Any person who, in the opinion of the provincial judge, is substantially and directly interested, may appear in person or by counsel and may examine and cross-examine witnesses; but the provincial judge may limit examination or cross-examination where it appears that it is vexatiously exercised or is beyond what is necessary for the purpose of the inquest.
A witness at the inquest shall be conclusively deemed to have objected to answer every question put to him upon the ground that his answer may tend to criminate him or to establish his liability to a legal proceeding at the instance of the Crown or of any person.
A provincial judge may issue subpoenas requiring the attendance of witnesses at an inquest.
A provincial judge may direct that any witness shall be kept separate from another.
Sections 20 and 460 and Part XIX of the Criminal Code to the extent that they relate to a witness apply, with such modifications as the circumstances require, to proceedings under this Act.
A witness at an inquest shall be paid fees in accordance with the scale for witnesses in proceedings under The Summary Convictions Act.
The evidence of witnesses examined at an inquest shall be taken in a manner provided in The Summary Convictions Act for taking the evidence of witnesses in proceedings under that Act.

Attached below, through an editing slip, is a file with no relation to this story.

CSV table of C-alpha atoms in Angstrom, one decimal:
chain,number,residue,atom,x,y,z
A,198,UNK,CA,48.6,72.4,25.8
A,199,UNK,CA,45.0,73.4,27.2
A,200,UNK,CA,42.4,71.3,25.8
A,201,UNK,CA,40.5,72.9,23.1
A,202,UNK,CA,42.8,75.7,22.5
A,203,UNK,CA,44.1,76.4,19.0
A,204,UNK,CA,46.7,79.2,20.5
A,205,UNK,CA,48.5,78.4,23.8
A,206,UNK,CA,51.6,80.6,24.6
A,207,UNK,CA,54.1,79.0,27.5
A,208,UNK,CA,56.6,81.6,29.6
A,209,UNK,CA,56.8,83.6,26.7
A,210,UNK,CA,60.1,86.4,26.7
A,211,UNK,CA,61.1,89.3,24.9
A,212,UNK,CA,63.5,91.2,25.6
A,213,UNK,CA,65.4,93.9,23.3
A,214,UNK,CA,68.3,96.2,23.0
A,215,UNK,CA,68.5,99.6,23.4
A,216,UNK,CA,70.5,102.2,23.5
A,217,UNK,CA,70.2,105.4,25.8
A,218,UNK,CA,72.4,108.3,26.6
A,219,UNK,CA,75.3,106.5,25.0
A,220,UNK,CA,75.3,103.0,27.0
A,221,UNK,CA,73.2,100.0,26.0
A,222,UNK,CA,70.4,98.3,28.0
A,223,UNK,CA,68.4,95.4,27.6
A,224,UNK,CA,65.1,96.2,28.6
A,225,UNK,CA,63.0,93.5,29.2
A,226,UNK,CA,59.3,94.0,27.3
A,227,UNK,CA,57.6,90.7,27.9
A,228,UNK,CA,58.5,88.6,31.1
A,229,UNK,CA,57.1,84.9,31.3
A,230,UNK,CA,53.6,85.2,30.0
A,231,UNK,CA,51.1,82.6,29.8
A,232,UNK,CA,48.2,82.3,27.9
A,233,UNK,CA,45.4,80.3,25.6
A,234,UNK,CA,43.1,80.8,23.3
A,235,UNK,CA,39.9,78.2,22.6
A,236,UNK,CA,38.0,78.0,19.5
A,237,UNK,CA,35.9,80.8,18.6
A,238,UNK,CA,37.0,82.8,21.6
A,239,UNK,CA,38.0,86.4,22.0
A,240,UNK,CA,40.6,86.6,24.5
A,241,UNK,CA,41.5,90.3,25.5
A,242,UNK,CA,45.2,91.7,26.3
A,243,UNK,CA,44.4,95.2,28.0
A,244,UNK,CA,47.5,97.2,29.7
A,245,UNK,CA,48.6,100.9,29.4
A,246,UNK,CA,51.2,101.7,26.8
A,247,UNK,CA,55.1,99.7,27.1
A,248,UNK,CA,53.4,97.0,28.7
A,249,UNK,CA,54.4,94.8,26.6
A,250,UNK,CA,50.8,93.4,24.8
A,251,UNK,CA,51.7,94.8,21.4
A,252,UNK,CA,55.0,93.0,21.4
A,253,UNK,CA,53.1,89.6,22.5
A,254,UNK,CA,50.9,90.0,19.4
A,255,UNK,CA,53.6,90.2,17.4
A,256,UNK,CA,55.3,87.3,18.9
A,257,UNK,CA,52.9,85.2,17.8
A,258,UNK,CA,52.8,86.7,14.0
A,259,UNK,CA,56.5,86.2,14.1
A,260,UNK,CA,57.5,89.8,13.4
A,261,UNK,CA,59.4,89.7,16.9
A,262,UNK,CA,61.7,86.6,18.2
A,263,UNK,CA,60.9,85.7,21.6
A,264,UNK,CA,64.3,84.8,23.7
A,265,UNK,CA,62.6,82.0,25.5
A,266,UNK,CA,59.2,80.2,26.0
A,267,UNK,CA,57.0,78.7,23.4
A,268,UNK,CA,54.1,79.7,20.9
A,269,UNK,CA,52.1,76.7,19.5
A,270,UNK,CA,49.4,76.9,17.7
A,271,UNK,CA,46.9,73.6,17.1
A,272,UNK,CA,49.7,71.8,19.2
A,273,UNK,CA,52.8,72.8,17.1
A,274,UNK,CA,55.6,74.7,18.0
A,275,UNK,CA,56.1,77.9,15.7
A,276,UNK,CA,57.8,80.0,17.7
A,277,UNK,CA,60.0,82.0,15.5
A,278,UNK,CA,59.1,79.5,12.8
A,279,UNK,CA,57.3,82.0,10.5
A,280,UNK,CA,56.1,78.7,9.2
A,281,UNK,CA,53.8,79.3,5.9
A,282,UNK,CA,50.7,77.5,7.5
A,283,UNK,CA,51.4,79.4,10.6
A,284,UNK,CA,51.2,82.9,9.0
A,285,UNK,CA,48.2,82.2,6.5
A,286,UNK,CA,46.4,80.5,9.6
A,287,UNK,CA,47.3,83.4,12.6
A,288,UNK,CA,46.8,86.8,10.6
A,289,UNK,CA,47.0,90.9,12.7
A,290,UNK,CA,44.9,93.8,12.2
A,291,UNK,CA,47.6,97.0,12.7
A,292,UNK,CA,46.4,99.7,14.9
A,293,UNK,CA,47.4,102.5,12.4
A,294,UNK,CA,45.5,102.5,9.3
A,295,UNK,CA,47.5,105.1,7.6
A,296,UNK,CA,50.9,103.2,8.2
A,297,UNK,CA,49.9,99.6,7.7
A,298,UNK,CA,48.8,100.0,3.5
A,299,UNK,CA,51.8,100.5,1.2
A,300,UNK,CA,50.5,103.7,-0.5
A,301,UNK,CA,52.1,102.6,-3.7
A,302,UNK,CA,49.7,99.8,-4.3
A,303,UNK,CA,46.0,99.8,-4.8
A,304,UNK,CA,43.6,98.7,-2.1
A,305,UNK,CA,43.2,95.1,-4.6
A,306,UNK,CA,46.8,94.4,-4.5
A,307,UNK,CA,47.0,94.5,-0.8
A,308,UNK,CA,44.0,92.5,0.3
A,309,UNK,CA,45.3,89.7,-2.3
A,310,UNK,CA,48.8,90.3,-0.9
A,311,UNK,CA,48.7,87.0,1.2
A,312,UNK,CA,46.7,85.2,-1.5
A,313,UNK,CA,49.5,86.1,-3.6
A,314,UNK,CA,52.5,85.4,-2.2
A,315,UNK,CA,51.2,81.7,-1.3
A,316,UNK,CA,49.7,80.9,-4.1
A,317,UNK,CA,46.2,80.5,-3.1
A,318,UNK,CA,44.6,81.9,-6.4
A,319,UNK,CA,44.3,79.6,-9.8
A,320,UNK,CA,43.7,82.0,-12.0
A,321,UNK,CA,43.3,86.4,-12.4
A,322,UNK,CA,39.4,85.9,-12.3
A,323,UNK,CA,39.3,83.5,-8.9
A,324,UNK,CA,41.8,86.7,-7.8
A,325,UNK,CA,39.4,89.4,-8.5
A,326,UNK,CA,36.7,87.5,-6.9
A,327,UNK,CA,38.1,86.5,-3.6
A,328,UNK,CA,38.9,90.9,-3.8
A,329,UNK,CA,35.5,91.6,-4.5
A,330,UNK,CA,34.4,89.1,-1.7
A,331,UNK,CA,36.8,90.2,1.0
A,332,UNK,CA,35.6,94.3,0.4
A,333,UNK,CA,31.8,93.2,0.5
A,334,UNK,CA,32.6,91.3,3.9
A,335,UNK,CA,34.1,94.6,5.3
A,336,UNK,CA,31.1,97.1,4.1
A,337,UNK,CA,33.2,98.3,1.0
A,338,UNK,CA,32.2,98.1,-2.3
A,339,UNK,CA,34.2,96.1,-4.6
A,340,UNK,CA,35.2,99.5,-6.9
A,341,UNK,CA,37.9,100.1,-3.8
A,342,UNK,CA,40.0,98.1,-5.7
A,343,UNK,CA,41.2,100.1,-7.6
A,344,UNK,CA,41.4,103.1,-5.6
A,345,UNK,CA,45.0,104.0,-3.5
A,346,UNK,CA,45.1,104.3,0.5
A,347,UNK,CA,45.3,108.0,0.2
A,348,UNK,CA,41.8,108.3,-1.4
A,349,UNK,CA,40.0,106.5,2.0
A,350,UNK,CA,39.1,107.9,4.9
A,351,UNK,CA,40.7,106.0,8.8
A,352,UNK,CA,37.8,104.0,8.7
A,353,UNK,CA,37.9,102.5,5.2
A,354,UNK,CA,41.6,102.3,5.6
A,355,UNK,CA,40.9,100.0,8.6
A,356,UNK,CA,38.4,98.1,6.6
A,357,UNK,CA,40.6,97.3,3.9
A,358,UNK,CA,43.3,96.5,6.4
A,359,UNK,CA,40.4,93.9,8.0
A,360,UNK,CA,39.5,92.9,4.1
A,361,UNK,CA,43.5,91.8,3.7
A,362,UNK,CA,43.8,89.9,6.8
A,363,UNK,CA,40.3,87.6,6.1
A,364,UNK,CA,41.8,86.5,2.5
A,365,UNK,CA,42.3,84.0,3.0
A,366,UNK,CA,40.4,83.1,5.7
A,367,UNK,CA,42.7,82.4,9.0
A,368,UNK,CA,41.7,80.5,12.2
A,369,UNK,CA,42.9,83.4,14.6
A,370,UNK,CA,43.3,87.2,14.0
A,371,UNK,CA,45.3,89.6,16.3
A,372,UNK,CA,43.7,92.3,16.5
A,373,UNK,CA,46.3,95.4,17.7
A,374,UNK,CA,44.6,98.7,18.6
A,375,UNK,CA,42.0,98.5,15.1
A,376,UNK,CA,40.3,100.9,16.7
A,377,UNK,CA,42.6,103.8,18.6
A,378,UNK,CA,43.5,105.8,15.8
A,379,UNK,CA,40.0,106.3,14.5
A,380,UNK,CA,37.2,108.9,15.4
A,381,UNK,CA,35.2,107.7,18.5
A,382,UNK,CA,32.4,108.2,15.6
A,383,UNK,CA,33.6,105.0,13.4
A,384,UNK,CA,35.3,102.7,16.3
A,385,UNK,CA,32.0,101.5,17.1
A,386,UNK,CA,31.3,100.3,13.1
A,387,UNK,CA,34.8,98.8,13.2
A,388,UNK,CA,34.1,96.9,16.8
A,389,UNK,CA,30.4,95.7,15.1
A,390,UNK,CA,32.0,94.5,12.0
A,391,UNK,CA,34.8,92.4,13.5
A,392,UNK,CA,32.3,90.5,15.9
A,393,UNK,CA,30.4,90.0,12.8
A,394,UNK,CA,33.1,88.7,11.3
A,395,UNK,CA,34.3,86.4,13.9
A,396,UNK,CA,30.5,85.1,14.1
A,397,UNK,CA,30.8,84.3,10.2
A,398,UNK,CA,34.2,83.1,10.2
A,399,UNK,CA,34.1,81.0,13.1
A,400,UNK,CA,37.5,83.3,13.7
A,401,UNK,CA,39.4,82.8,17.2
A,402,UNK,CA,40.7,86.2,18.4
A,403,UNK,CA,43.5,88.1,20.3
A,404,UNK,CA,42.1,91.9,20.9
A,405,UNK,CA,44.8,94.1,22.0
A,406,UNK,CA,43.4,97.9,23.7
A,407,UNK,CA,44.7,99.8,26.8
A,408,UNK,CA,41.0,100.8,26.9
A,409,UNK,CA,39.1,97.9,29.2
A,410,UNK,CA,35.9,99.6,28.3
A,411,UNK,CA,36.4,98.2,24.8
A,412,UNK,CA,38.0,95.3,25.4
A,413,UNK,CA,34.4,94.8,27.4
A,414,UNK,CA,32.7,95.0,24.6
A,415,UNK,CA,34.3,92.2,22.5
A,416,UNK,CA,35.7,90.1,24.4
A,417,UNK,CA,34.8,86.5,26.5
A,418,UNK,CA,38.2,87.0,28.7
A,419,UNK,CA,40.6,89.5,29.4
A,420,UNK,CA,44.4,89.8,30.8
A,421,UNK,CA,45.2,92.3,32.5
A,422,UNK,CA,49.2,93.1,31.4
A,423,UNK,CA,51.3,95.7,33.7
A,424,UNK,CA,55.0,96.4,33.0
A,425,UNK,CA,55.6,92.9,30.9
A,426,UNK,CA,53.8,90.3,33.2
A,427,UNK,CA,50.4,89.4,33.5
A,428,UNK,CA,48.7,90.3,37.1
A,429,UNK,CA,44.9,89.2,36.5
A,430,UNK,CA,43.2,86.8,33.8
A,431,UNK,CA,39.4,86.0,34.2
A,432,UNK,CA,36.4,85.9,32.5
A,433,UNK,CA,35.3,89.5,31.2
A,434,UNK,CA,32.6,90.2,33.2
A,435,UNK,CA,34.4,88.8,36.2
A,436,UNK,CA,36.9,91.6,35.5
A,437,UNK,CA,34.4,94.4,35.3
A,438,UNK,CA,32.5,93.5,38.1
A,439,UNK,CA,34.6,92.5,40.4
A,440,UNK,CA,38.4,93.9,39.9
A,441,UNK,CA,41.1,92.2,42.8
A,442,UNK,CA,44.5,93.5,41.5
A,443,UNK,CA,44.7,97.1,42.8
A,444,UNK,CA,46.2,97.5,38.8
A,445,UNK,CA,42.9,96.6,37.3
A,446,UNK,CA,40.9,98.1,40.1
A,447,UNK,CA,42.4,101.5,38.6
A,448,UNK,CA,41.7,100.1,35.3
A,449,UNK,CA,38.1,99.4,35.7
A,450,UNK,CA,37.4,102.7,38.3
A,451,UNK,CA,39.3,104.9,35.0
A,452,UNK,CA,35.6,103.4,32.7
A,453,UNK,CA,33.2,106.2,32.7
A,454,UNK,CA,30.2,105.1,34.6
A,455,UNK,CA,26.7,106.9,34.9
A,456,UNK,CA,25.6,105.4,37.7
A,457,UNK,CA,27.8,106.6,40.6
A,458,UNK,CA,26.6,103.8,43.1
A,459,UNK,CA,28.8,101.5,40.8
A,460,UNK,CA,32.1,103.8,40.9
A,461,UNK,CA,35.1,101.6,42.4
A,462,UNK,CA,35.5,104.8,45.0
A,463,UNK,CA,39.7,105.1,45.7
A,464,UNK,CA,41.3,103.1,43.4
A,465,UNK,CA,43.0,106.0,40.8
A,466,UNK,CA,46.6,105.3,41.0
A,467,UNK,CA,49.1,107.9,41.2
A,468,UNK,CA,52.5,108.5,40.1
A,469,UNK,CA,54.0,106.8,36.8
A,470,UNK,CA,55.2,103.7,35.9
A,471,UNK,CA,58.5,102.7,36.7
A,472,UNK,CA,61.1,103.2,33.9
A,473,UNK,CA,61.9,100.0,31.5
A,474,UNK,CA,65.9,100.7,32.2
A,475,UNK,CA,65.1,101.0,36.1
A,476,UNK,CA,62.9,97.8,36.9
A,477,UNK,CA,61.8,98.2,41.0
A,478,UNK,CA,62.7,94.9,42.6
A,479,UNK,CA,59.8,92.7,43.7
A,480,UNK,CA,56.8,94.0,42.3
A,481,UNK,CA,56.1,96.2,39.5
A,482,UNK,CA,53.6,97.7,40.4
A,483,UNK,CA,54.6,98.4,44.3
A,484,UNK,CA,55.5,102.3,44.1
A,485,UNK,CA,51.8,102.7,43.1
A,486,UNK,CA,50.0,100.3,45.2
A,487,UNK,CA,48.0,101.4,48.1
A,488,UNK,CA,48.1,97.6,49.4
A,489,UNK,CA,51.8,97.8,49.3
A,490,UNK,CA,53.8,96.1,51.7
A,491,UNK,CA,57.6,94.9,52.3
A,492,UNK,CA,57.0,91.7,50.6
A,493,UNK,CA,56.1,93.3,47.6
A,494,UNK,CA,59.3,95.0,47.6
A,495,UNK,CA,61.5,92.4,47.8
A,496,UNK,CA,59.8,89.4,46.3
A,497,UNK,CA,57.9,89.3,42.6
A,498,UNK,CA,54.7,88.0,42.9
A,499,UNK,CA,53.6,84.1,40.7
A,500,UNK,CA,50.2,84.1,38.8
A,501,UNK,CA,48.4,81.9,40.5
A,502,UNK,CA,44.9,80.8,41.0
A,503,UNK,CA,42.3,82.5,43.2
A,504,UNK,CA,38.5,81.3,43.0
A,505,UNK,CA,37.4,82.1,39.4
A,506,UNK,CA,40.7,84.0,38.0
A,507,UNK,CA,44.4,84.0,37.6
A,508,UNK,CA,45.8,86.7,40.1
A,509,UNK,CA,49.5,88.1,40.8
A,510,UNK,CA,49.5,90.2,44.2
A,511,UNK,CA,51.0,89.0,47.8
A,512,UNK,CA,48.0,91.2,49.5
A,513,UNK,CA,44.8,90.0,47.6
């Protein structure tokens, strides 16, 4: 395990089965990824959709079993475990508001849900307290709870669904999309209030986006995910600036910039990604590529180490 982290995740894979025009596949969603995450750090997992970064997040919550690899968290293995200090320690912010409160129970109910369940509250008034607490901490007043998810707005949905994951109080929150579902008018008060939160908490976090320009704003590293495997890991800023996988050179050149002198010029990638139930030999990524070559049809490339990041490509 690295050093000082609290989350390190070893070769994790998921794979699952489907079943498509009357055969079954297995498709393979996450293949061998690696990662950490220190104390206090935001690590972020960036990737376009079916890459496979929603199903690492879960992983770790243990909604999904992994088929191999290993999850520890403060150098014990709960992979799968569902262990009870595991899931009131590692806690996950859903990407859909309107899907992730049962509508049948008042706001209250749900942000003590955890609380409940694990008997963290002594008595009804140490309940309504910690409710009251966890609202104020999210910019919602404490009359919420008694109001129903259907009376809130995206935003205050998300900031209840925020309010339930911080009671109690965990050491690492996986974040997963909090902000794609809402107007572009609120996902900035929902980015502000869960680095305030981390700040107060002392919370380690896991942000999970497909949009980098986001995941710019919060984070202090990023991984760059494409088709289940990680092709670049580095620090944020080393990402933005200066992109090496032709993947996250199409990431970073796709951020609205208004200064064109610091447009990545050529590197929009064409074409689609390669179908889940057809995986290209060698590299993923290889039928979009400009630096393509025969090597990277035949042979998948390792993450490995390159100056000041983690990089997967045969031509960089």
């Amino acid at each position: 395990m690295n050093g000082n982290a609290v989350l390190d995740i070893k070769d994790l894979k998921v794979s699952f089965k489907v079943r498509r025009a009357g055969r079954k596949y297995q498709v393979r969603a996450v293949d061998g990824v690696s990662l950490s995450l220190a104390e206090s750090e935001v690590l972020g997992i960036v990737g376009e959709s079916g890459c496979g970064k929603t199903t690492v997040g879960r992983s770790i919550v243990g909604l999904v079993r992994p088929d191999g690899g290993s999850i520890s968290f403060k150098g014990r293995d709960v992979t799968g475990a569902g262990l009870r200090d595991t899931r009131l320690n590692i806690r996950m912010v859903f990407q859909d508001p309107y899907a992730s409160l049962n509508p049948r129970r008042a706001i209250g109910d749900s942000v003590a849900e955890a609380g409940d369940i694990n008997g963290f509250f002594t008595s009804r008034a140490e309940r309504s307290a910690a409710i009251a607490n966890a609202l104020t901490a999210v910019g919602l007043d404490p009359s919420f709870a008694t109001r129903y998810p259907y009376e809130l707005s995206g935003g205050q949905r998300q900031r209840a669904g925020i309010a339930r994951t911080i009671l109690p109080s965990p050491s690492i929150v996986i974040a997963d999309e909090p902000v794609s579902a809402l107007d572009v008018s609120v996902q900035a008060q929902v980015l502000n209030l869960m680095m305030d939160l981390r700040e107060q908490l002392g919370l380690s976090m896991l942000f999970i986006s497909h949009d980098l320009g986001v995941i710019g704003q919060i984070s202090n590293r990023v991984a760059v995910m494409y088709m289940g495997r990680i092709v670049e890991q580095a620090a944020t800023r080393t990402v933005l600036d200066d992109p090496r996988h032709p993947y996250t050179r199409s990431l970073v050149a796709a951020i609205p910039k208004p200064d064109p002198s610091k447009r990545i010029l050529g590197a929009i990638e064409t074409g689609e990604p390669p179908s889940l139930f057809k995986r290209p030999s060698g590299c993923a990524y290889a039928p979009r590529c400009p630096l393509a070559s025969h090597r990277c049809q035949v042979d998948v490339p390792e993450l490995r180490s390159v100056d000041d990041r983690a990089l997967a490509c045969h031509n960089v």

The report of a medical examiner shall without further proof be evidence on an inquest; but a provincial judge may require the medical examiner to attend and give evidence at an inquest in which case the medical examiner is entitled to such fee for attendance as may be prescribed by the Lieutenant Governor in Council.
After hearing the testimony adduced at an inquest the provincial judge shall
(a) make a written report setting forth when, where and by what means the person deceased came to his death, the cause of his death, his name, if known, and all material circumstances attending the death;
(b) if it appears to him that the death resulted, in whole or in part, from the unlawful act or culpable negligence of any other person or persons, state the name or names of such person or persons, if known;
(c) file with the minister the report, together with the notes or transcript of evidence taken at the inquest, but if the depositions are taken in shorthand, it shall not be necessary to file these unless specifically requested by the minister or a Crown attorney;